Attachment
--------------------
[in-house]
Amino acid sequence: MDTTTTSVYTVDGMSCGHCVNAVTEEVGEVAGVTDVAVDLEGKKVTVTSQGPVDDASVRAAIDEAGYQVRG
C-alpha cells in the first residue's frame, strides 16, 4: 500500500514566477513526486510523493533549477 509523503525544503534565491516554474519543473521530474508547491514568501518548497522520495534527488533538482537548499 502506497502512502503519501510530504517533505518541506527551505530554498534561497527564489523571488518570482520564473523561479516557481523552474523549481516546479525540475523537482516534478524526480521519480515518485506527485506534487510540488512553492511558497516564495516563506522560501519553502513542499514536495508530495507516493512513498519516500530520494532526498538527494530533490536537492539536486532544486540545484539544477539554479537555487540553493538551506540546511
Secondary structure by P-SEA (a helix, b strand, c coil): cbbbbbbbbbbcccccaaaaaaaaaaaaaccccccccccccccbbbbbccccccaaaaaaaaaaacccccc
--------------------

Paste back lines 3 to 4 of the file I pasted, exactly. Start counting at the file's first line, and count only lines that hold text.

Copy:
C-alpha cells in the first residue's frame, strides 16, 4: 500500500514566477513526486510523493533549477 509523503525544503534565491516554474519543473521530474508547491514568501518548497522520495534527488533538482537548499 502506497502512502503519501510530504517533505518541506527551505530554498534561497527564489523571488518570482520564473523561479516557481523552474523549481516546479525540475523537482516534478524526480521519480515518485506527485506534487510540488512553492511558497516564495516563506522560501519553502513542499514536495508530495507516493512513498519516500530520494532526498538527494530533490536537492539536486532544486540545484539544477539554479537555487540553493538551506540546511
Secondary structure by P-SEA (a helix, b strand, c coil): cbbbbbbbbbbcccccaaaaaaaaaaaaaccccccccccccccbbbbbccccccaaaaaaaaaaacccccc